The Black Hills is a mountain range and geographical region in the southwestern portion of the U.S. state of South Dakota, extending into a small part of eastern Wyoming. The region is diverse geographically, containing huge expanses of both forests and mountain ranges, and known for its large wilderness areas. The region is home to numerous national parks and monuments and, despite its remoteness, the Black Hills area attracts millions of visitors each year. It contains a number of noteworthy sites that are ecologically, culturally, and historically important to the United States.
Tourism has replaced natural resource extraction as the dominant industry in the region. Throughout the year, visitors flock to the region for its natural beauty and array of outdoor pursuits. Camping, hiking, skiing, snowmobiling, and many other activities are hugely popular in the area. It is, however, still the historic and cultural sites that have made it the most well known nationally. Mt. Rushmore, one of the most iconic sculptures in the world and a significant cultural symbol for the U.S., is carved right into a granite face of the Black Hills. Mount Rushmore National Park alone regularly sees visits of over two million people every year. The Crazy Horse Memorial, similarly carved into the Black Hills, will be the largest sculpture in the world once completed. Other state parks, the Sturgis Motorcycle Rally, the Devils Tower (declared as the first national monument in the country by President Teddy Roosevelt in 1906), and Harney Peak (one of the country’s highest points) combine to bring hundreds of thousands of additional people to the Black Hills each year.
The Black Hills are over 2 billion years old, making them among the oldest geographic formations in the United States. The region is remarkable because it combines remoteness and diverse natural formations with its fascinating human history and cultural attractions. The state of South Dakota has focused on providing access to all of the region’s significant attractions, while also maintaining their isolation and natural beauty.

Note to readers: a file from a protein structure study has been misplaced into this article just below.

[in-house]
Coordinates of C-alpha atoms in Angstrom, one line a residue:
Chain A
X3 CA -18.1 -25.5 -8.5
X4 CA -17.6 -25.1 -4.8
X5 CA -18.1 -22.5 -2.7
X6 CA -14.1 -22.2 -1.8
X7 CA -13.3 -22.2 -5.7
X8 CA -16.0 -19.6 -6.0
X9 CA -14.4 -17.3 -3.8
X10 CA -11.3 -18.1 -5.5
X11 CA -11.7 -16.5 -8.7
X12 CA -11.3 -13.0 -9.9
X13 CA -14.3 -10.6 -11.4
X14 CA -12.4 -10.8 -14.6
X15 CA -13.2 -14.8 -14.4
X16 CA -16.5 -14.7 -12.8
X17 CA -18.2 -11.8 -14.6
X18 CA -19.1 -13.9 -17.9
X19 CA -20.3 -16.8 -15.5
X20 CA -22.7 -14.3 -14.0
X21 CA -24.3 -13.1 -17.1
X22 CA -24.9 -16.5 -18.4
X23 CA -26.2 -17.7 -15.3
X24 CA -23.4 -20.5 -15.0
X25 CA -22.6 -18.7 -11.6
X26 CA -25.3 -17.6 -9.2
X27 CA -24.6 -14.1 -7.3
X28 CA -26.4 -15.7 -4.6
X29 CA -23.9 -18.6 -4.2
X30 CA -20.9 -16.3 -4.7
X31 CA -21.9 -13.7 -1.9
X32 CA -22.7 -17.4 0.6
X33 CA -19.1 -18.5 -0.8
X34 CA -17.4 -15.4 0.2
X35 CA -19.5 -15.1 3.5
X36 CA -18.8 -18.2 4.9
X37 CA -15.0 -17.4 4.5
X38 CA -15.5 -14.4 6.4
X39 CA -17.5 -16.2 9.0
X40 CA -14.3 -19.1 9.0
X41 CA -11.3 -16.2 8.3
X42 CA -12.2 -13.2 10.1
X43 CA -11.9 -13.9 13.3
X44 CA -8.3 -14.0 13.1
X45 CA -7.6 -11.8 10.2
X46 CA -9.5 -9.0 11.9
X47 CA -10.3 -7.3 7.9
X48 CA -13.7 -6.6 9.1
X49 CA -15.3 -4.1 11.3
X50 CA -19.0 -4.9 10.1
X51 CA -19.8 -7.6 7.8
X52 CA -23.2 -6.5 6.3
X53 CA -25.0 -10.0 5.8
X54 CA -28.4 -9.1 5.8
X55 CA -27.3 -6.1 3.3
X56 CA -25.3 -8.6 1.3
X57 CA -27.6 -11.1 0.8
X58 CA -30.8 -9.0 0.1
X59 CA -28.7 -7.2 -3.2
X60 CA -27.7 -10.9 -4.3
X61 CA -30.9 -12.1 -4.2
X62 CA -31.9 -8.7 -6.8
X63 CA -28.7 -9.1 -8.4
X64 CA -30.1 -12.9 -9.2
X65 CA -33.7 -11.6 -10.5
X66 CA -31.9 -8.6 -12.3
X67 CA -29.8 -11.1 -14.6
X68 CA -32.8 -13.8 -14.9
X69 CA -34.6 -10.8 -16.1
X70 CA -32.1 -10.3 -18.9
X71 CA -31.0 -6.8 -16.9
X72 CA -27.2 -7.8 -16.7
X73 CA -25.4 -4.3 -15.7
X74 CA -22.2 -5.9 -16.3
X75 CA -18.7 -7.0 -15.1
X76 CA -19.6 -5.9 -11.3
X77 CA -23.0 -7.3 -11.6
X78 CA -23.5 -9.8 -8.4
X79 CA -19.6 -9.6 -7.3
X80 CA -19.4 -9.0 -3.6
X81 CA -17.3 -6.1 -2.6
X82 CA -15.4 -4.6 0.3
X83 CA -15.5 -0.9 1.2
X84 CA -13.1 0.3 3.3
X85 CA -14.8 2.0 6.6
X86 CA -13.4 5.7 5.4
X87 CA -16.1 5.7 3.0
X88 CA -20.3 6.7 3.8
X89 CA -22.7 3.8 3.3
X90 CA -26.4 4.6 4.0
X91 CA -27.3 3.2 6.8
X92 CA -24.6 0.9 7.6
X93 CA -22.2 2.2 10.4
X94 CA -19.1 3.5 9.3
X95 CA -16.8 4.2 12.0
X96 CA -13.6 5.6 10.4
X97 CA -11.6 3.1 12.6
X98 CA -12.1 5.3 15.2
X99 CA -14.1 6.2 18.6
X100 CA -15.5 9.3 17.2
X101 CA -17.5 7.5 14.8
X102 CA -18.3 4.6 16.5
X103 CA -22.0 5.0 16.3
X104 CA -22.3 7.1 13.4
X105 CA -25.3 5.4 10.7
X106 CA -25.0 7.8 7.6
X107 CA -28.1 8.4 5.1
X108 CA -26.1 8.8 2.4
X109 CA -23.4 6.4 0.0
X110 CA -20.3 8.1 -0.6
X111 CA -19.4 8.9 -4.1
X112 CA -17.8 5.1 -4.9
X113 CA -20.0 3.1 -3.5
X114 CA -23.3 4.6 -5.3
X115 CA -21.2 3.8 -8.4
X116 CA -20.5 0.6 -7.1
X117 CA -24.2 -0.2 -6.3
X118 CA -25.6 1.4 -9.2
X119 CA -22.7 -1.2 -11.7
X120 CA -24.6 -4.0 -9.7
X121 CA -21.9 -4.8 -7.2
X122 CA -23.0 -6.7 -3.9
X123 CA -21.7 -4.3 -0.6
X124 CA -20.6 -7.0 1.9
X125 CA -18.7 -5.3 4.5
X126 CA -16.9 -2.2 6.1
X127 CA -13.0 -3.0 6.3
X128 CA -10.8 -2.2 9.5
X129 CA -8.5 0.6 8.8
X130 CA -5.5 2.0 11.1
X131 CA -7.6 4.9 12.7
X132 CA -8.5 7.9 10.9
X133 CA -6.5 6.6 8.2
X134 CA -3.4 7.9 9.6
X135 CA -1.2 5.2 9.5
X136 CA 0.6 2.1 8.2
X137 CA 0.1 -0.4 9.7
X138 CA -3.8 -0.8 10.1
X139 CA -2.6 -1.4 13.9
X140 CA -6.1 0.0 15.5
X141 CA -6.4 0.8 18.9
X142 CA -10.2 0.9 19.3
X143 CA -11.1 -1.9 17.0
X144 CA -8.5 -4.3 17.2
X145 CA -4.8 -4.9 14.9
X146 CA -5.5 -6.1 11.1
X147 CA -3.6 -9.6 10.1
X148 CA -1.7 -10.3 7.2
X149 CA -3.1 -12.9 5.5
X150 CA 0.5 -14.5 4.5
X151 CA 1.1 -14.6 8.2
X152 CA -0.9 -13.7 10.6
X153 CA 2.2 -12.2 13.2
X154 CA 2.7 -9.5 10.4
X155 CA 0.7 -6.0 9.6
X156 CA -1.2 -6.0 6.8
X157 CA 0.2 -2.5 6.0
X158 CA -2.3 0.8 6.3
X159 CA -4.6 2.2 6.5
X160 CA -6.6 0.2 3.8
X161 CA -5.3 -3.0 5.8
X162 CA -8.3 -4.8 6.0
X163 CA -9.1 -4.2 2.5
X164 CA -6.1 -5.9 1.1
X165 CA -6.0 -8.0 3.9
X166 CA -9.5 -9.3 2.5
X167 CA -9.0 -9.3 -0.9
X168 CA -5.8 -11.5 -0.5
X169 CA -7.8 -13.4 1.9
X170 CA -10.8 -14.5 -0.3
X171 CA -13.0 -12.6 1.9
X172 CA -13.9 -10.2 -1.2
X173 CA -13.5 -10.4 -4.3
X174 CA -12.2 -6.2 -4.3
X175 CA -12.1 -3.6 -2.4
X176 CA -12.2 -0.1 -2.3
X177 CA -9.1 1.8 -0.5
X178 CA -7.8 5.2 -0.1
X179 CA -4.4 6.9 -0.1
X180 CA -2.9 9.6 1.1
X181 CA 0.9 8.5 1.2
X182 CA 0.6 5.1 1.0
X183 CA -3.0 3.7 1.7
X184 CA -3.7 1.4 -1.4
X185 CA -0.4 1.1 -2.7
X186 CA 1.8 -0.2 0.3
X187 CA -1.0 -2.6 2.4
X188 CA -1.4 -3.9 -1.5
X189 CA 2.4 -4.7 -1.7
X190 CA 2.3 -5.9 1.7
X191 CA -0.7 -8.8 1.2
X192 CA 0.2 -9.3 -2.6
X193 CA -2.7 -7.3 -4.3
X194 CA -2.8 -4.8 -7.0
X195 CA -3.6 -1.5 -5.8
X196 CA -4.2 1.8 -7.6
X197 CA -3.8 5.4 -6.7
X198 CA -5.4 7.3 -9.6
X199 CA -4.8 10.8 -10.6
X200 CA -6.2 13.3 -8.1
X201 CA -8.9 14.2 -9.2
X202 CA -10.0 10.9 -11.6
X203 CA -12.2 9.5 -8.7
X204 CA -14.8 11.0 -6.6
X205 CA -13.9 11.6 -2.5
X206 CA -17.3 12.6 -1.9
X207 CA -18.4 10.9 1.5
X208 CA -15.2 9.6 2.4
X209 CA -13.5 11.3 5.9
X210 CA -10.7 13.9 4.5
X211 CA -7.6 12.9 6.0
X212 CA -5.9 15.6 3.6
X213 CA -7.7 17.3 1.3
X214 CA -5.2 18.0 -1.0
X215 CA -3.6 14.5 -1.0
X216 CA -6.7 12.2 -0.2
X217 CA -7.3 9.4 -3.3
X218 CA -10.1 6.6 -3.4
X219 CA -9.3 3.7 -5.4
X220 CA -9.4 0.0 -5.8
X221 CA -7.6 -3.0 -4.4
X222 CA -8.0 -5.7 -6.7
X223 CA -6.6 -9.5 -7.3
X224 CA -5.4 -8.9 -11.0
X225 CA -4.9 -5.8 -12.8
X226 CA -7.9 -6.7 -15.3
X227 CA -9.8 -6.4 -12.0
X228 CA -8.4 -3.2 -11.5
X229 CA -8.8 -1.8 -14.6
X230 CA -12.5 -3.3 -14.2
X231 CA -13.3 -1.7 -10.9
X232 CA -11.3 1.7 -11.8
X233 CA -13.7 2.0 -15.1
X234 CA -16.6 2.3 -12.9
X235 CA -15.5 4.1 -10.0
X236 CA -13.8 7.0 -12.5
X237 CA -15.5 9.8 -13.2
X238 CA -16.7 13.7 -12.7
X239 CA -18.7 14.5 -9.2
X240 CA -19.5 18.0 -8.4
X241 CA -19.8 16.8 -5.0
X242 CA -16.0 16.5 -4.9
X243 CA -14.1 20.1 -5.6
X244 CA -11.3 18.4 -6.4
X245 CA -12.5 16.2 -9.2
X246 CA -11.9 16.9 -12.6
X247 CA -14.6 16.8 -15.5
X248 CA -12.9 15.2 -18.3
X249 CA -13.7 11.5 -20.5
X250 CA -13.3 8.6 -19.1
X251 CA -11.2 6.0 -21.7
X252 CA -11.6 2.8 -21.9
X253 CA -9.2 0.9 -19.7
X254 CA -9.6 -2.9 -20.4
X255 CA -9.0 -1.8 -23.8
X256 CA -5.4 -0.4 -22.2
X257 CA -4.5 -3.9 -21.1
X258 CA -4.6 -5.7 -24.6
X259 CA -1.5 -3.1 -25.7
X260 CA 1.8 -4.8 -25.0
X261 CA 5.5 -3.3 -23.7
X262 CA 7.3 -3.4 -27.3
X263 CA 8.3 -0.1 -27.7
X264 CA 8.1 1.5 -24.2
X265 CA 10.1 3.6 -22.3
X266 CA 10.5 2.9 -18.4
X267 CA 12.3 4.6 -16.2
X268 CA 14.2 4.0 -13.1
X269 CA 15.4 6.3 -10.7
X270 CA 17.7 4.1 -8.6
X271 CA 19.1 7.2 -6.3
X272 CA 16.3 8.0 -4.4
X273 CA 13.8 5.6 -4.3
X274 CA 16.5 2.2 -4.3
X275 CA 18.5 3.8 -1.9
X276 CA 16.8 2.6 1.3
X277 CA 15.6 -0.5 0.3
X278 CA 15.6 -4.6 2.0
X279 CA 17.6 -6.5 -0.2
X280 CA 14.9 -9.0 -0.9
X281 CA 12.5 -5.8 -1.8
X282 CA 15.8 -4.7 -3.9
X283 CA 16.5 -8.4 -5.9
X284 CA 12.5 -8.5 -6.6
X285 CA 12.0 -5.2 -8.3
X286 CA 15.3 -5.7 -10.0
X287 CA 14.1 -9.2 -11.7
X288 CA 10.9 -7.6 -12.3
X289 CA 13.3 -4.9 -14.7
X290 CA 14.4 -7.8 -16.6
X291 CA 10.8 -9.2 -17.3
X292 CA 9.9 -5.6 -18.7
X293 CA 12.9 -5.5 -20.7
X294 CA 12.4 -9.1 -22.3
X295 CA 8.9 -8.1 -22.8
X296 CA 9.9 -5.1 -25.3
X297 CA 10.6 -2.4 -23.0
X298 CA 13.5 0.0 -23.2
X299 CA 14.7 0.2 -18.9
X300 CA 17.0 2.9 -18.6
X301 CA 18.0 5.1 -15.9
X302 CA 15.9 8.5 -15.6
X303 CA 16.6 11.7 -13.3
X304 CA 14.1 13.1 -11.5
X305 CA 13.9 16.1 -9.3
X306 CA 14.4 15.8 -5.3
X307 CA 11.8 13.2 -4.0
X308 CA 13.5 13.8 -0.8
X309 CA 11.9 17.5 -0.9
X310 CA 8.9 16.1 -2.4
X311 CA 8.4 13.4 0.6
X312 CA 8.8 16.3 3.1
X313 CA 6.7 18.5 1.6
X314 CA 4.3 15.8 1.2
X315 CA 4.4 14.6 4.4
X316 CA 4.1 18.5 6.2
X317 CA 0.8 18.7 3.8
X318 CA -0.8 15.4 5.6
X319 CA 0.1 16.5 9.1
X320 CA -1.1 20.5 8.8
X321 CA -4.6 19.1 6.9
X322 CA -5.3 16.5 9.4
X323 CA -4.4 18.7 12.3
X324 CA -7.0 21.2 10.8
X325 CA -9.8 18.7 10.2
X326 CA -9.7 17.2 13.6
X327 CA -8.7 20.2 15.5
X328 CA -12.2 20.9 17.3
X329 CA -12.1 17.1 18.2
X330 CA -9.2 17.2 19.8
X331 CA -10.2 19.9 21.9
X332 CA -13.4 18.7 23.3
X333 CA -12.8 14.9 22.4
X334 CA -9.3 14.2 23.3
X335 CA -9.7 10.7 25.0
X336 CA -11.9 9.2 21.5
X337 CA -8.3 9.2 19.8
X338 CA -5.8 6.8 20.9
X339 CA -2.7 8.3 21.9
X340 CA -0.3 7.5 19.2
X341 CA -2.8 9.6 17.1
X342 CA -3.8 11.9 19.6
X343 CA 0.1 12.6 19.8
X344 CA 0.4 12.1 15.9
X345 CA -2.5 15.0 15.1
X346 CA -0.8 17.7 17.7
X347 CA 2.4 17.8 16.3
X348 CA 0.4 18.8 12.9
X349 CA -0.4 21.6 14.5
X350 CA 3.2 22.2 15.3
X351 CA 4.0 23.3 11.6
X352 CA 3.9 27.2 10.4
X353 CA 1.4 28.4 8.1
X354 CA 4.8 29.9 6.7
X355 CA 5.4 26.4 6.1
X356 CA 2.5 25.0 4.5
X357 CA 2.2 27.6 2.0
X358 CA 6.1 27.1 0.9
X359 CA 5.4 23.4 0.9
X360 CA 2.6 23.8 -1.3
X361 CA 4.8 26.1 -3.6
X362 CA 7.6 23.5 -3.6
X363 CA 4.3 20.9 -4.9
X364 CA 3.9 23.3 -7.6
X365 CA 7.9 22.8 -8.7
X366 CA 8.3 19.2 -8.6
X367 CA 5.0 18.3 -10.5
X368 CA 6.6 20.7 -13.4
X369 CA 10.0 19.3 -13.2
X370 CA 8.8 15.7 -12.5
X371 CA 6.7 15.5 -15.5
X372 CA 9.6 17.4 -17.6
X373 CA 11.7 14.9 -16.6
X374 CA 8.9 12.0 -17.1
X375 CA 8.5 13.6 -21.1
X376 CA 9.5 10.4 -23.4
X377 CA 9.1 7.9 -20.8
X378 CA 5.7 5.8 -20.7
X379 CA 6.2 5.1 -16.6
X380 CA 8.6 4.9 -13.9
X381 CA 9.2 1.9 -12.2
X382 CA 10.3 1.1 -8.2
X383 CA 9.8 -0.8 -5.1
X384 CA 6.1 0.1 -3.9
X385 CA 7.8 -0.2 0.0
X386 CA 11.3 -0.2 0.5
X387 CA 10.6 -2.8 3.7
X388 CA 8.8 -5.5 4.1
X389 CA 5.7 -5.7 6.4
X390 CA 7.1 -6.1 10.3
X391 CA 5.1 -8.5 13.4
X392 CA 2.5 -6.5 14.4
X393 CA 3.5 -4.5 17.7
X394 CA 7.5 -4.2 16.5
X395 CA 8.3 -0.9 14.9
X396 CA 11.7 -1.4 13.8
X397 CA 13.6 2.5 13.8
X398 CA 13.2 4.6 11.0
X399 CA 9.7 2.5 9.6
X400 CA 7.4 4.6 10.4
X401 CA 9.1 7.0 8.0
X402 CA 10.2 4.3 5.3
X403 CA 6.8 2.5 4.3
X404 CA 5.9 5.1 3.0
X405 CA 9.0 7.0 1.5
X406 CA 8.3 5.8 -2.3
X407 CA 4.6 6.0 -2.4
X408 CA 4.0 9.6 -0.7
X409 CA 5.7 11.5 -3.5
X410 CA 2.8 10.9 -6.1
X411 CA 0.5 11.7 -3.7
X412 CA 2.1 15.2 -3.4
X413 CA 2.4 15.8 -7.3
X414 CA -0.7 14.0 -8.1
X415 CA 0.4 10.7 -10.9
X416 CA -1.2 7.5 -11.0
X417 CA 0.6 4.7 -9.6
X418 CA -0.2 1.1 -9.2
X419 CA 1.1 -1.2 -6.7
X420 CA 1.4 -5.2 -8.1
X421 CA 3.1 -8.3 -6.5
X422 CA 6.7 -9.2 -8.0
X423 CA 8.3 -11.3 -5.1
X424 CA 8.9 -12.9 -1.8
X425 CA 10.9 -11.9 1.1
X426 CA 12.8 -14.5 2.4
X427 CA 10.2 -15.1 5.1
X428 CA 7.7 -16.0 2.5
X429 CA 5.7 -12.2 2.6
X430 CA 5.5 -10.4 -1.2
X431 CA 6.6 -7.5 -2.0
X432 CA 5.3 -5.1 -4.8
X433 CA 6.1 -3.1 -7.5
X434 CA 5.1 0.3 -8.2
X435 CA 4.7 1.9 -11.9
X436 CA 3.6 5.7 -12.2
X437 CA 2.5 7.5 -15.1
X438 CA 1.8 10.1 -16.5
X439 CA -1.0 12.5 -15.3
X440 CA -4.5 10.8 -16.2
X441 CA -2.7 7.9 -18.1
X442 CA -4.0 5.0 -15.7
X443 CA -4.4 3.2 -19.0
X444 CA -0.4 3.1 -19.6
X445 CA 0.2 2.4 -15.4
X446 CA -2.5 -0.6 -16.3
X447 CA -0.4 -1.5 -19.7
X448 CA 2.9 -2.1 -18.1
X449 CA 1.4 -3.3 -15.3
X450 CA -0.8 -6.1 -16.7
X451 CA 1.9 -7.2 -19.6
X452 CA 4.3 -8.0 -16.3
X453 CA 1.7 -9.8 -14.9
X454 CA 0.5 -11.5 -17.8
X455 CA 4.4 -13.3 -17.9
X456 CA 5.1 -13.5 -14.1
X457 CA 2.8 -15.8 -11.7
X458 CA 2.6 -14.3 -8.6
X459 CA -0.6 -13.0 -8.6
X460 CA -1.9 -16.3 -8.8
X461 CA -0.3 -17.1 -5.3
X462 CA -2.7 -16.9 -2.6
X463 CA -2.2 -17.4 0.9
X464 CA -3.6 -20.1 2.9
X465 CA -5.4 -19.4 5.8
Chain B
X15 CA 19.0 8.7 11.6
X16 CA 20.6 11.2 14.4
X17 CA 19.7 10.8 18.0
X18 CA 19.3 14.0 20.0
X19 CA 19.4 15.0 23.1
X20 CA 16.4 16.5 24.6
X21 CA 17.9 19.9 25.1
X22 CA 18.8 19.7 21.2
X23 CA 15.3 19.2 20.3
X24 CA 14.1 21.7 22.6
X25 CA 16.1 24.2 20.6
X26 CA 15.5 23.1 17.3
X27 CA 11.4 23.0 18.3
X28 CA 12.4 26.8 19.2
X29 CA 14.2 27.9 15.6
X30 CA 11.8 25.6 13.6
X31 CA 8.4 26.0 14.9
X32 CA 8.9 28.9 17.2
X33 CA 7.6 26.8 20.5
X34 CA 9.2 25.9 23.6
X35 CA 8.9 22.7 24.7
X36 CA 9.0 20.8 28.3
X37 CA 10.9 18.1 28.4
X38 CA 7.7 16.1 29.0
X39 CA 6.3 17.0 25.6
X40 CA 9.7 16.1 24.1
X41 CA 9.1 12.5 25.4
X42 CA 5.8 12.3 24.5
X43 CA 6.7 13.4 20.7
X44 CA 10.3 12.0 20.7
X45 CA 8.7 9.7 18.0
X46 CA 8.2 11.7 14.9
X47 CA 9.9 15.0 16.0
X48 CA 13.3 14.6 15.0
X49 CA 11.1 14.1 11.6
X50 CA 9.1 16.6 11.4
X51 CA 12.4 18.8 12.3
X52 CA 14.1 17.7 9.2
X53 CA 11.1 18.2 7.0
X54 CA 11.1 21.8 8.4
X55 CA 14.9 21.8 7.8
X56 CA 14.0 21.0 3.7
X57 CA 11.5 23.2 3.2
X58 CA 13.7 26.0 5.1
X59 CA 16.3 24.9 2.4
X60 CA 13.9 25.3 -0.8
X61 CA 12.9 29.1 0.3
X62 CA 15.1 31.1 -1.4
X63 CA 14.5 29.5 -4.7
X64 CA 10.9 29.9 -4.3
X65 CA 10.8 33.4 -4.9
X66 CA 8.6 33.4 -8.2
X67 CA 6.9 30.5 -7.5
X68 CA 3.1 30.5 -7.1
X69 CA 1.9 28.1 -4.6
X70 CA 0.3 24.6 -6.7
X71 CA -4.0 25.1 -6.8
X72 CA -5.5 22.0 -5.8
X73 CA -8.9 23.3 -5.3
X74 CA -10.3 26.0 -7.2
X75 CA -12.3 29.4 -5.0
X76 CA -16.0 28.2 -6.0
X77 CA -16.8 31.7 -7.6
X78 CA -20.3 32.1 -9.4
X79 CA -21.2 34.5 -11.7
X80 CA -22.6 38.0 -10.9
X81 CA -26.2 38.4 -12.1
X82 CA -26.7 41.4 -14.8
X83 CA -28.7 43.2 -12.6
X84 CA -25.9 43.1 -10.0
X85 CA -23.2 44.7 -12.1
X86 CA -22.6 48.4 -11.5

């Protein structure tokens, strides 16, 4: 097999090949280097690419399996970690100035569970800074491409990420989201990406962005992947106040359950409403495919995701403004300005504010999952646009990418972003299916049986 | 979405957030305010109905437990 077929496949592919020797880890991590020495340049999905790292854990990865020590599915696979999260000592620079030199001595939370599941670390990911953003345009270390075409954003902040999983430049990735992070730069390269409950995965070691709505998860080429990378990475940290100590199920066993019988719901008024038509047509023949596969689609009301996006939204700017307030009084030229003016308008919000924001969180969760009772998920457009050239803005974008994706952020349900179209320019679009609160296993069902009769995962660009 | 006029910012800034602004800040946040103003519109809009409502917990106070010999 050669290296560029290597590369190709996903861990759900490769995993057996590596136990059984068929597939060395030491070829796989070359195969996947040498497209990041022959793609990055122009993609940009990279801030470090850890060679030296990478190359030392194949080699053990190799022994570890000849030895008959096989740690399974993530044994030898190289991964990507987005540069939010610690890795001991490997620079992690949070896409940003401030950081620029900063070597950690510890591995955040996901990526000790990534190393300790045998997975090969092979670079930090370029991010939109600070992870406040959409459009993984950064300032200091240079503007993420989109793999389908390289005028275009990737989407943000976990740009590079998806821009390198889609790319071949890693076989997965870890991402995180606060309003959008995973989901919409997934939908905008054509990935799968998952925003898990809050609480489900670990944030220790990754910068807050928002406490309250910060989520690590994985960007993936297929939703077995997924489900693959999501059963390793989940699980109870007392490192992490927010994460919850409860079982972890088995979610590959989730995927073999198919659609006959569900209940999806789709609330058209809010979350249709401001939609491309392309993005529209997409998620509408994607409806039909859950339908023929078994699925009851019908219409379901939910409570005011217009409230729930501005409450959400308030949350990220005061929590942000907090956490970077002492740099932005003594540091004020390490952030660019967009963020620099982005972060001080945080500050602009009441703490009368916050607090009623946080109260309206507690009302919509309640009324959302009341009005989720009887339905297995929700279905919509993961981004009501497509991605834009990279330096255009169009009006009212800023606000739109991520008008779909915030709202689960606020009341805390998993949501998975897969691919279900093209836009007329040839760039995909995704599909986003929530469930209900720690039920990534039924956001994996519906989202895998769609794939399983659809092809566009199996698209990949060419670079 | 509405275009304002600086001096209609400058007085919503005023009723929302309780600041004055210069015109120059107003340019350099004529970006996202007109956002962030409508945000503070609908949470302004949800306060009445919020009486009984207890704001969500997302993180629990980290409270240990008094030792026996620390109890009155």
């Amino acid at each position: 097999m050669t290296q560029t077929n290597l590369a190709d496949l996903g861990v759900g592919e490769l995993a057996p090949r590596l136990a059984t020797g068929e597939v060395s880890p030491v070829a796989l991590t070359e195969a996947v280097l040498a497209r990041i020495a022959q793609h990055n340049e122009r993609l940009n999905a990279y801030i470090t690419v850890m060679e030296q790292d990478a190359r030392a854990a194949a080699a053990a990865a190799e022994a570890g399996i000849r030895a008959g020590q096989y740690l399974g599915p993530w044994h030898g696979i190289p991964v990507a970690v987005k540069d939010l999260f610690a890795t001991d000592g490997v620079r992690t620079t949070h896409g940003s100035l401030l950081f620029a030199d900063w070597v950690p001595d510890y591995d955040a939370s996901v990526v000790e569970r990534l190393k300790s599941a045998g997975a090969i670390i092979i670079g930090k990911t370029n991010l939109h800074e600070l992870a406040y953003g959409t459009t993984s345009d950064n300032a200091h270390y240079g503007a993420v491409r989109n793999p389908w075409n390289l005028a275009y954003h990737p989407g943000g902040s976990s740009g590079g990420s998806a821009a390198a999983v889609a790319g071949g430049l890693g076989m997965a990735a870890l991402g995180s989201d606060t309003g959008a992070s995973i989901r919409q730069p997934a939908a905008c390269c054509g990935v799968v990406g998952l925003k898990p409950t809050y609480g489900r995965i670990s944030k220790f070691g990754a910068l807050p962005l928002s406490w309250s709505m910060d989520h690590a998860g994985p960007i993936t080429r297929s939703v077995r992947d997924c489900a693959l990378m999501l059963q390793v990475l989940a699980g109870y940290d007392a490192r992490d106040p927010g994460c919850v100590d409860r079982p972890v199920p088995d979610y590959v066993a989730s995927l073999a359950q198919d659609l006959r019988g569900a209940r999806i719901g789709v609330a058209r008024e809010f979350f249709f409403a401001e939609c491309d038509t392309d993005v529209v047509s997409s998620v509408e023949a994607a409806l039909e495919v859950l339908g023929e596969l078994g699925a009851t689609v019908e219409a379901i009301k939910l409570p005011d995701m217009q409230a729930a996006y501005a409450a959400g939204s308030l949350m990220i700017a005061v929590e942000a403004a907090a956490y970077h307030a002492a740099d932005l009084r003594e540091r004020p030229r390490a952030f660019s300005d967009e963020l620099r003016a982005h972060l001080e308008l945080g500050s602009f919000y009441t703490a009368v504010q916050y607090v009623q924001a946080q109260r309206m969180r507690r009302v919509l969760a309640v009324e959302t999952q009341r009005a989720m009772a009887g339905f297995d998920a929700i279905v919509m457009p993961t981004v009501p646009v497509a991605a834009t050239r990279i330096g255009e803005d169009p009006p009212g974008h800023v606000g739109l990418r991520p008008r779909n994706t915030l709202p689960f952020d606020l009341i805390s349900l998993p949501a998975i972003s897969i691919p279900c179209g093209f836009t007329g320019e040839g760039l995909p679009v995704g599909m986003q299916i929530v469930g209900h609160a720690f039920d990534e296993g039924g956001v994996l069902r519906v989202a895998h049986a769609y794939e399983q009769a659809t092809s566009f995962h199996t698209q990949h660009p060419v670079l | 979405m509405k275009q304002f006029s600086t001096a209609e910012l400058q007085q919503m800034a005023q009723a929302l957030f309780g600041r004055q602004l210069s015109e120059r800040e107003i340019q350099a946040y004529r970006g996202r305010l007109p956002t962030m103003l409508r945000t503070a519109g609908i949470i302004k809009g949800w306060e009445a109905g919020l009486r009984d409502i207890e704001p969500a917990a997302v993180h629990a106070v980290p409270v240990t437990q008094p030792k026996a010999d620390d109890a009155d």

The Black Hills region is made up primarily of a Ponderosa Pine Forest, much of which is protected through the U.S. National and South Dakota State Park systems that have jurisdiction over large amounts of area there. The area is also famous for its diverse wildlife. The higher hills themselves are populated with white mountain goats and big horn sheep, though the lower Black Hills’ forests are its most diverse areas ecologically. The latter serve as homes to deer, elk, muskrats, beavers, minks, and many other species. There are also numerous wildlife preserves in the area, notably the Black Hills Wild Horse Sanctuary and Bear Country U.S.A. (a drive-thru, 200-acre-park that is home to black bears, reindeer, and elk).
An ongoing land dispute poses recurring issues to the ownership and maintenance of parts of the Black Hills region. The Native American Sioux Nation lays claim to much of this area, based on their early inhabitance of the Hills and an 1868 treaty with the U.S. Federal government. The treaty prevented white settlement of the region, but was overturned by the U.S. after significant gold deposits were found in the area. The dispute is still ongoing, as the U.S. Federal government has attempted to rectify the issue, primarily through reperations payments. Still, many of the Sioux feel that access to their promised ancestral homelands is priceless, and cannot be remedied with mere financial solutions. Furthermore, hunting and the desire to develop the area for natural resource extraction also pose threats to the area's ecological habitats, and the native flora and fauna that live within them.
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